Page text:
December 1, 2023

Modeling the Movement of Impurities in Molten Uranium

Improving production of actinide metals for national security and energy efforts

Photo of pouring red liquid silver metal

The bottom row of the periodic table contains 15 elements, numbered 89 to 103, called the actinide metals. They are used in a variety of ways, from producing nuclear energy to making sure pacemakers and smoke detectors work correctly.

One of the most naturally abundant actinide metals is uranium. During actinide metal processing, impurities are common and can be costly for manufacturers.

A team of scientists at Pacific Northwest National Laboratory (PNNL) developed new computational models to predict the behavior of these impurities and reduce the expense and risk related to actinide metal production.

The team shared their research in a new article, titled “Computational studies of impurity migration during induction stirring of molten uranium.”

The PNNL authors are Rajesh Singh, Jordan Corbey, Nikhil Deshmukh, Amanda Howard, William Frazier, Shenyang Hu, and David Abrecht.

Strengthening nuclear security and energy goals

Carbon is the most common impurity in uranium metal production and appears as hard inclusions that can cause fractures and undesirable properties in uranium parts during manufacturing.

“Actinide metal parts are manufactured at large scales for the nation’s security and energy missions,” said Corbey, a chemist and principal investigator of the project. “These actinide products must meet specifications, and new production methods are stimulating new validation techniques. At industrial scales, it can be expensive and impractical to comprehensively characterize a multi-kilogram part, for example.”

The PNNL team’s research helps actinide metal producers better understand their processes and products. Ultimately, the PNNL team believes that creating more efficient processes to produce actinide metals will decrease costs, while improving worker safety and health.

“Fundamental computational models like ours are the first step toward visualizing the behavior of impurities in these strategic materials during their most reactive stages—when they are molten,” said Corbey. “They can give us a window into processing steps that may be experimentally unavailable and provide manufacturers with greater confidence in the quality of their products, along with more efficient throughput.”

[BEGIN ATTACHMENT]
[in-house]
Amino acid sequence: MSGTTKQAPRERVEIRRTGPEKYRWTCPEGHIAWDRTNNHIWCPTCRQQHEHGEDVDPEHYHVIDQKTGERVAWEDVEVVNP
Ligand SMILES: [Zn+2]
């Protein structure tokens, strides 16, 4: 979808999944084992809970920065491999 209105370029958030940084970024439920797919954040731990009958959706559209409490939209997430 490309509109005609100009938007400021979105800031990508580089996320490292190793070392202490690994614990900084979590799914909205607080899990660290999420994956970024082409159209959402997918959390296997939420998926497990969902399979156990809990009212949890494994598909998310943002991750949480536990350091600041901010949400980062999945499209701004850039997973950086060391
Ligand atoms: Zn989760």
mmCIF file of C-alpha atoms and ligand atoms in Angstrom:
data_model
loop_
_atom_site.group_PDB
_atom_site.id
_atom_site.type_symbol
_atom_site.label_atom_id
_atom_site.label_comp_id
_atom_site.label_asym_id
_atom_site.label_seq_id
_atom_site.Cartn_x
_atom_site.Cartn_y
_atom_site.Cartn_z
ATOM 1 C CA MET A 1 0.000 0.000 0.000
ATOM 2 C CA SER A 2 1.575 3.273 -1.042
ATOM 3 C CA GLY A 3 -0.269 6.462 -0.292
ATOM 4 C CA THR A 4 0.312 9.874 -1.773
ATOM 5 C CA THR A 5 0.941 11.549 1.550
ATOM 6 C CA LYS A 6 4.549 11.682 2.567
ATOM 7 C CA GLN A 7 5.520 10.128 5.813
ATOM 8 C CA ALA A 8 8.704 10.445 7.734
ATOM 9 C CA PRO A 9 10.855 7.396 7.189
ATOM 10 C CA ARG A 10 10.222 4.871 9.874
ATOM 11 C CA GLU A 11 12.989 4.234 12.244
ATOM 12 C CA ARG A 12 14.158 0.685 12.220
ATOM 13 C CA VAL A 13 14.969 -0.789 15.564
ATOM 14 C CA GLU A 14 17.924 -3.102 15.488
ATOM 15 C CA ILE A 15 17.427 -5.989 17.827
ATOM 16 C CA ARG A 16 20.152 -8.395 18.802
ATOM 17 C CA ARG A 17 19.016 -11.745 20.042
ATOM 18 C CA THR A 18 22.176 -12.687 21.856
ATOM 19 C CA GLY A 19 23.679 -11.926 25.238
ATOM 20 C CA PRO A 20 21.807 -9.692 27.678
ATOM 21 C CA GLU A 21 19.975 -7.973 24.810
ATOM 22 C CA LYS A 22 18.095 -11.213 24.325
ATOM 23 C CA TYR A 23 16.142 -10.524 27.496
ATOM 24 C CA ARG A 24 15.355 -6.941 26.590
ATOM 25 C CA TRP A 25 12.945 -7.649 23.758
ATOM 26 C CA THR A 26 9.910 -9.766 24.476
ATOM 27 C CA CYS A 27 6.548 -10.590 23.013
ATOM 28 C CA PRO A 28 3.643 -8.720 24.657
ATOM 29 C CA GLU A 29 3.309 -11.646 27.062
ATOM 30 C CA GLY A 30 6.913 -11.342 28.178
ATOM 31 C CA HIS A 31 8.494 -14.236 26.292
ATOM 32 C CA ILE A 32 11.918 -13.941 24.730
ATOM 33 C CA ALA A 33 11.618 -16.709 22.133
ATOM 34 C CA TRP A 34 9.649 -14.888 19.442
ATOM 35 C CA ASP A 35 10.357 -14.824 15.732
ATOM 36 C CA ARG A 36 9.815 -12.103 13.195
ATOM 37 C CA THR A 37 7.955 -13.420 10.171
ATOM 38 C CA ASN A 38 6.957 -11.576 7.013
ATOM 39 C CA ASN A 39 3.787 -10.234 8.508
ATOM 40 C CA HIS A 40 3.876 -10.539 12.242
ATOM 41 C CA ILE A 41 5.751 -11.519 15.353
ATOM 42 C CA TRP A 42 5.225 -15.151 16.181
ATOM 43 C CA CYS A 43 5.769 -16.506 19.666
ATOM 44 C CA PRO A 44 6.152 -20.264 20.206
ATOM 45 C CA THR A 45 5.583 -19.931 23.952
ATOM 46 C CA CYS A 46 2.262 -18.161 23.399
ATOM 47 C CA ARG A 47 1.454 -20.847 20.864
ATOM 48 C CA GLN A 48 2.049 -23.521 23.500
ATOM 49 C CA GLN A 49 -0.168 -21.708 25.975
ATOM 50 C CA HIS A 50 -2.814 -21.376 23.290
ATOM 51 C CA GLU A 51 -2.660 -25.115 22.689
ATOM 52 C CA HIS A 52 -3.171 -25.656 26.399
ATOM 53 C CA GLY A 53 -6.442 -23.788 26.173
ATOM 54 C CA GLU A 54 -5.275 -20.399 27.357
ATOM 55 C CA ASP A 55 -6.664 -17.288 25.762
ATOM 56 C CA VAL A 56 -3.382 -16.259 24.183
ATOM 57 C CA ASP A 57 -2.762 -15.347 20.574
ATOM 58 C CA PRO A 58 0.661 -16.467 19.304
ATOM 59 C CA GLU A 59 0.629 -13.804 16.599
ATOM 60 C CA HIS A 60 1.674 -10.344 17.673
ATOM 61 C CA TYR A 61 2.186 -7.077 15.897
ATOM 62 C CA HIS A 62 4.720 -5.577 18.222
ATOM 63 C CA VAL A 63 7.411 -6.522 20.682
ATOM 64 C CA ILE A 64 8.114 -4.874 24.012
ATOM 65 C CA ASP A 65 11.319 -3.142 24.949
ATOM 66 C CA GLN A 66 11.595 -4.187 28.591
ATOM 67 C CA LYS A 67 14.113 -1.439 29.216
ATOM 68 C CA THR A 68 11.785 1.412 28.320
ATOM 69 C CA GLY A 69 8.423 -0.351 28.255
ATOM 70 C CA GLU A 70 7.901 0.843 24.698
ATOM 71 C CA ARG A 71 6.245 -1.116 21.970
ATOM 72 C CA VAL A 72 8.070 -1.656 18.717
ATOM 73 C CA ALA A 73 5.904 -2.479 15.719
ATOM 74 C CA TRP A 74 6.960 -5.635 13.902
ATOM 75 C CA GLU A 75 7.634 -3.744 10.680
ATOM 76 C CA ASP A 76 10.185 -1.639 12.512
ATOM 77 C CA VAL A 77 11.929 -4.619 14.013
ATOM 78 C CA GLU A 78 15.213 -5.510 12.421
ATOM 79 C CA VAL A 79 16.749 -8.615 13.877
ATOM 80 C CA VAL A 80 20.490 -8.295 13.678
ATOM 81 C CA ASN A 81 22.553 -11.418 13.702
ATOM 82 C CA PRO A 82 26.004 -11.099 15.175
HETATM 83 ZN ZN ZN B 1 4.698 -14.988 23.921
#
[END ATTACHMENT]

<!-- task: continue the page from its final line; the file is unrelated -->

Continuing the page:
New twist on existing research

For nearly a decade, PNNL scientists have been exploring carbon impurity migration in kilogram-scale uranium and uranium-alloy castings using a laboratory-scale induction furnace.

According to Corbey, the team’s specific research of computationally modeling the movement of particles in molten actinide metal influenced by an electromagnetic field is relatively new for PNNL. The authors began the research for this project in fiscal year 2020.

Through computational fluid dynamics models, the team found that the size of the impurities made a big difference.

“This study focused on carbon impurities in uranium melts,” said Corbey. “Once the carbon-containing particles become larger than about 50 micrometers in diameter, they are predicted to migrate toward the top of the melt pool, possibly making them easier to remove.”

Their industry collaborators, who manufacture uranium metal parts, have shown interest in the details of their simulations. Using their findings, the companies can tune their processing parameters to predict how certain impurity properties will behave.

“Providing the nation’s actinide metal manufacturers with reliable, efficient tools for assessing the quality of their products helps secure production pathways for these strategic materials,” said Corbey. “It will lead to greater confidence in the supply chains associated with robust national nuclear energy and security landscapes.”

Illustration of simulation snapshots showing impurities in uranium melt.
Simulation snapshots of impurity particles of different sizes distributed in a recirculating uranium melt. (Image by Rajesh Singh | Pacific Northwest National Laboratory)

Published: December 1, 2023

Rajesh K. Singh, Jordan F. Corbey, Nikhil S. Deshmukh, Amanda A. Howard, William E. Frazier, Shenyang Hu, David G. Abrecht. 2023. "Computational studies of impurity migration during induction stirring of molten uranium." Computational Materials Science, Volume 229, 2023, 112386, ISSN 0927-0256,